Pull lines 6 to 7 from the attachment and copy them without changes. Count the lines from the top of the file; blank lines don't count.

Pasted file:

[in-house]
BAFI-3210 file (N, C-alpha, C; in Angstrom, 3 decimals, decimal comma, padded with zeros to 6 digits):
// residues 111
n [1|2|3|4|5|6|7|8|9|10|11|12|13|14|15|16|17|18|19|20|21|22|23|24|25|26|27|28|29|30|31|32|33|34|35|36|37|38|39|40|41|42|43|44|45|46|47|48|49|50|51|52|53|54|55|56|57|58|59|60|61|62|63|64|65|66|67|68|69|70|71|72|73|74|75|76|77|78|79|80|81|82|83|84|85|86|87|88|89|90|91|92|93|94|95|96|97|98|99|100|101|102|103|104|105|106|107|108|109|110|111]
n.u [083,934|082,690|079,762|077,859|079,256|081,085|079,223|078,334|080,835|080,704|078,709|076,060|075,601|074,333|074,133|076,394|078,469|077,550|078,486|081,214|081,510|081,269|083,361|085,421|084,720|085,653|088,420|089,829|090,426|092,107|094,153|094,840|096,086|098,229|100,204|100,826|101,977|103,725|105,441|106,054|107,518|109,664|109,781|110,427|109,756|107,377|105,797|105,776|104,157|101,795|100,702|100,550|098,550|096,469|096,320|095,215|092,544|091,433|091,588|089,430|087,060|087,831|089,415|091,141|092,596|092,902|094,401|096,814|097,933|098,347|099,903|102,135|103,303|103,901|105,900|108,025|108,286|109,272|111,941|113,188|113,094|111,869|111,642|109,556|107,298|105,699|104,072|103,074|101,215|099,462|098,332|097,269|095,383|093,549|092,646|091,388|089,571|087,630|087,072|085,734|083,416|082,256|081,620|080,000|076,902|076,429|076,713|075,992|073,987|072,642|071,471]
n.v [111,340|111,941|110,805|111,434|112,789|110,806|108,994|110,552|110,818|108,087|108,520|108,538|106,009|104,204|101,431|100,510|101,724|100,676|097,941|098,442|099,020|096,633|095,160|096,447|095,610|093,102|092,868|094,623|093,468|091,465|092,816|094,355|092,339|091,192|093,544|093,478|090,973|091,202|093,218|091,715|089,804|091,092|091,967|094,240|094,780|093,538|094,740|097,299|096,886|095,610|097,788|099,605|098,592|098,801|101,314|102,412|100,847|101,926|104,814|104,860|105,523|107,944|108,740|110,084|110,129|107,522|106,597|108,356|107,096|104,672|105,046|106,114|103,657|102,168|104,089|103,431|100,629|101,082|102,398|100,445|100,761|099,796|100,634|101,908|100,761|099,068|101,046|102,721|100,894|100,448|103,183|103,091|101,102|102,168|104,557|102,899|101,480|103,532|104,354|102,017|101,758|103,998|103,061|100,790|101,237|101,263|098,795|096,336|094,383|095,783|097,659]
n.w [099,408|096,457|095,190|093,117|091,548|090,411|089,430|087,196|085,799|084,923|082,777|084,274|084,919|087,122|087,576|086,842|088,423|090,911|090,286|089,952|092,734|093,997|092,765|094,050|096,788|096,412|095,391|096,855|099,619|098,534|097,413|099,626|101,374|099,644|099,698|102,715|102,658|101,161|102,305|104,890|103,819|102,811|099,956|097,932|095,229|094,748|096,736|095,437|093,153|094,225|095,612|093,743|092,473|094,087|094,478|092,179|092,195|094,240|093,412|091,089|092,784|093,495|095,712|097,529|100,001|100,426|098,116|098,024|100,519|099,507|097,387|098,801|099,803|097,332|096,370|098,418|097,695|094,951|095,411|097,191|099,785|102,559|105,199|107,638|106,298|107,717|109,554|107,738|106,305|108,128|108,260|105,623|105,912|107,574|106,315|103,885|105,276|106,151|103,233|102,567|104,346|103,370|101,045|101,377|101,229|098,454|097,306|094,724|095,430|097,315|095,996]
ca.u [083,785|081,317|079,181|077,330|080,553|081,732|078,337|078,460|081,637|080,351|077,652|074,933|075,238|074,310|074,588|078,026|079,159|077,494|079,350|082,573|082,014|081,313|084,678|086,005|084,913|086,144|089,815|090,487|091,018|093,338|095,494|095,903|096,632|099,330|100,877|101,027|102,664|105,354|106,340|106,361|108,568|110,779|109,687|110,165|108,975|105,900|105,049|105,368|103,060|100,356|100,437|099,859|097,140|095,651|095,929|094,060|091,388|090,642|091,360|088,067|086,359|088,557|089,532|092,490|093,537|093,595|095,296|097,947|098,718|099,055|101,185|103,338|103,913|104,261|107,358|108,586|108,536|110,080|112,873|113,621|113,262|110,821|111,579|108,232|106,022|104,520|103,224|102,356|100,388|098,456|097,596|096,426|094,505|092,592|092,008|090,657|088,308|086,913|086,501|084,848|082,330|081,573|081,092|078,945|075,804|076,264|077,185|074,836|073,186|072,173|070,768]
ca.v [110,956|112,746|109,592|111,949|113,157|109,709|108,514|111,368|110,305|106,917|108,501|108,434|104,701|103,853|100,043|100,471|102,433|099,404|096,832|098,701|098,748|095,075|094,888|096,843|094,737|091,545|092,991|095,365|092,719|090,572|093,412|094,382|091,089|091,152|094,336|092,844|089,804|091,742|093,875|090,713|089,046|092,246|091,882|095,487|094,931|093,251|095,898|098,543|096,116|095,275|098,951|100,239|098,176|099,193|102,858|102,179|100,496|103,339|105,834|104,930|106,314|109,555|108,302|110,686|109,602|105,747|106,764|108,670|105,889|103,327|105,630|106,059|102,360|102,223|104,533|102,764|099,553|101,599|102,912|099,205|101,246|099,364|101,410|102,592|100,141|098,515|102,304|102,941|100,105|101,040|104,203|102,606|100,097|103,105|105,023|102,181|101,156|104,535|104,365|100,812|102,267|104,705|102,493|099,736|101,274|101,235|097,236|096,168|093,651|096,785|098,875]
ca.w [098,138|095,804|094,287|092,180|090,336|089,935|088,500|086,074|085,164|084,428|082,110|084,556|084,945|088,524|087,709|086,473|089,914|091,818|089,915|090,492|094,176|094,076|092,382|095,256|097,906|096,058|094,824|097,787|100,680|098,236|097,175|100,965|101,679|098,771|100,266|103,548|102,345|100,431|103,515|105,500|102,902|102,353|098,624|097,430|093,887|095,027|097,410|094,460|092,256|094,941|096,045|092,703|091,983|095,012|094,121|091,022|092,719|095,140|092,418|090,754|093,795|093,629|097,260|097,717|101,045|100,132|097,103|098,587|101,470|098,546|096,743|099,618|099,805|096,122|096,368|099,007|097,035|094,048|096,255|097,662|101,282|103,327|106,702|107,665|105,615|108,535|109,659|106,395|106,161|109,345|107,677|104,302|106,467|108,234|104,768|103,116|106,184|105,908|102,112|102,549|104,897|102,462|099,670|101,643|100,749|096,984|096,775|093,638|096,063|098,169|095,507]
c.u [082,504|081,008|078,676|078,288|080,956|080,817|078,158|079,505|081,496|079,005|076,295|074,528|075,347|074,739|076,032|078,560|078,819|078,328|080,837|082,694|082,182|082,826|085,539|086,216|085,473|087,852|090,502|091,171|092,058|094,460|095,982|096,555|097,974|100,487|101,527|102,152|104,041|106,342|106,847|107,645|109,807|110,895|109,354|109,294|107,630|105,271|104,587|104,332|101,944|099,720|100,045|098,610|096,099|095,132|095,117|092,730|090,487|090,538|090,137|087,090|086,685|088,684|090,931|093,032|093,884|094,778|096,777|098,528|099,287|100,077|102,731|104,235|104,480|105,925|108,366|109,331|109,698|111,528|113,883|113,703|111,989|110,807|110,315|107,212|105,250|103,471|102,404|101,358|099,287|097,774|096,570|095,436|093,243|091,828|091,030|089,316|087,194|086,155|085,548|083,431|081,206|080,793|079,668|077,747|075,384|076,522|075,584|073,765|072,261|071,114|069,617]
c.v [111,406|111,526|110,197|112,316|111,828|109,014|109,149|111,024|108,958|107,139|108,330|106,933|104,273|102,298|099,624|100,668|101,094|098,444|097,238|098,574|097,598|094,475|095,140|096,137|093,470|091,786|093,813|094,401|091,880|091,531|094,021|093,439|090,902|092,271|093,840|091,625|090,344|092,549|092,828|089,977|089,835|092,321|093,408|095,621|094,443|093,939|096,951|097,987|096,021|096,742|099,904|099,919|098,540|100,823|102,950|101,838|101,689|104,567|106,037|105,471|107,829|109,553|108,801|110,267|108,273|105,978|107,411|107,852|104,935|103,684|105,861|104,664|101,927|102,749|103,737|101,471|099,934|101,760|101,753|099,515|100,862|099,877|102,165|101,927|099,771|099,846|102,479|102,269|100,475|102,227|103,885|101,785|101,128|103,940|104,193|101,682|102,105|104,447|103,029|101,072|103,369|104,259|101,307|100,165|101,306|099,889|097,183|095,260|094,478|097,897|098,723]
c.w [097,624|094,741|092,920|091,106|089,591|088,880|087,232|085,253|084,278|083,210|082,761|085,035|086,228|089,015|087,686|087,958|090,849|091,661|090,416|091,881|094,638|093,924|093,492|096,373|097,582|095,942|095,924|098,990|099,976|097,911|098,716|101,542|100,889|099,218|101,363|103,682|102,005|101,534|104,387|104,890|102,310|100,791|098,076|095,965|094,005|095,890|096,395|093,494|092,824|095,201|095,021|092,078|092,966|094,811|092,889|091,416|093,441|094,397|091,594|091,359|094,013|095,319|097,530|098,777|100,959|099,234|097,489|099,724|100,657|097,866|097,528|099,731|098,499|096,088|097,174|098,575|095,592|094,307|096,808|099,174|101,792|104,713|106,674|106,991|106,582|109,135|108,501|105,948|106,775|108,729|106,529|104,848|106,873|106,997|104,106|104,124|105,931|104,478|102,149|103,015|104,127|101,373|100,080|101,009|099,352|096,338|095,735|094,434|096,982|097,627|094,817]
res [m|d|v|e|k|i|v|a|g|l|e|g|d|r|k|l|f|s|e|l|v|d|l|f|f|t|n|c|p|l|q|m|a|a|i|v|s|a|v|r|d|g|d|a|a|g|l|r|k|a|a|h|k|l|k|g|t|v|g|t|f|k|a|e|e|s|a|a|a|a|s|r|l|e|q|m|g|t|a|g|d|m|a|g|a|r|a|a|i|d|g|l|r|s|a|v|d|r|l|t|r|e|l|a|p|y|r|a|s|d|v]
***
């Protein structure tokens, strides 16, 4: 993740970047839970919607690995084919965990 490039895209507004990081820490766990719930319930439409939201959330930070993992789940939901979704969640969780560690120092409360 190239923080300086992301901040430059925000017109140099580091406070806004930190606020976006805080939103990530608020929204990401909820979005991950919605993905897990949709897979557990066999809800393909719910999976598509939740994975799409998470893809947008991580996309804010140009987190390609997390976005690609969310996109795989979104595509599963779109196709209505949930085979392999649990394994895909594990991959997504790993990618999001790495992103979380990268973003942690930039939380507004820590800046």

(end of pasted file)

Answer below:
n.v [111,340|111,941|110,805|111,434|112,789|110,806|108,994|110,552|110,818|108,087|108,520|108,538|106,009|104,204|101,431|100,510|101,724|100,676|097,941|098,442|099,020|096,633|095,160|096,447|095,610|093,102|092,868|094,623|093,468|091,465|092,816|094,355|092,339|091,192|093,544|093,478|090,973|091,202|093,218|091,715|089,804|091,092|091,967|094,240|094,780|093,538|094,740|097,299|096,886|095,610|097,788|099,605|098,592|098,801|101,314|102,412|100,847|101,926|104,814|104,860|105,523|107,944|108,740|110,084|110,129|107,522|106,597|108,356|107,096|104,672|105,046|106,114|103,657|102,168|104,089|103,431|100,629|101,082|102,398|100,445|100,761|099,796|100,634|101,908|100,761|099,068|101,046|102,721|100,894|100,448|103,183|103,091|101,102|102,168|104,557|102,899|101,480|103,532|104,354|102,017|101,758|103,998|103,061|100,790|101,237|101,263|098,795|096,336|094,383|095,783|097,659]
n.w [099,408|096,457|095,190|093,117|091,548|090,411|089,430|087,196|085,799|084,923|082,777|084,274|084,919|087,122|087,576|086,842|088,423|090,911|090,286|089,952|092,734|093,997|092,765|094,050|096,788|096,412|095,391|096,855|099,619|098,534|097,413|099,626|101,374|099,644|099,698|102,715|102,658|101,161|102,305|104,890|103,819|102,811|099,956|097,932|095,229|094,748|096,736|095,437|093,153|094,225|095,612|093,743|092,473|094,087|094,478|092,179|092,195|094,240|093,412|091,089|092,784|093,495|095,712|097,529|100,001|100,426|098,116|098,024|100,519|099,507|097,387|098,801|099,803|097,332|096,370|098,418|097,695|094,951|095,411|097,191|099,785|102,559|105,199|107,638|106,298|107,717|109,554|107,738|106,305|108,128|108,260|105,623|105,912|107,574|106,315|103,885|105,276|106,151|103,233|102,567|104,346|103,370|101,045|101,377|101,229|098,454|097,306|094,724|095,430|097,315|095,996]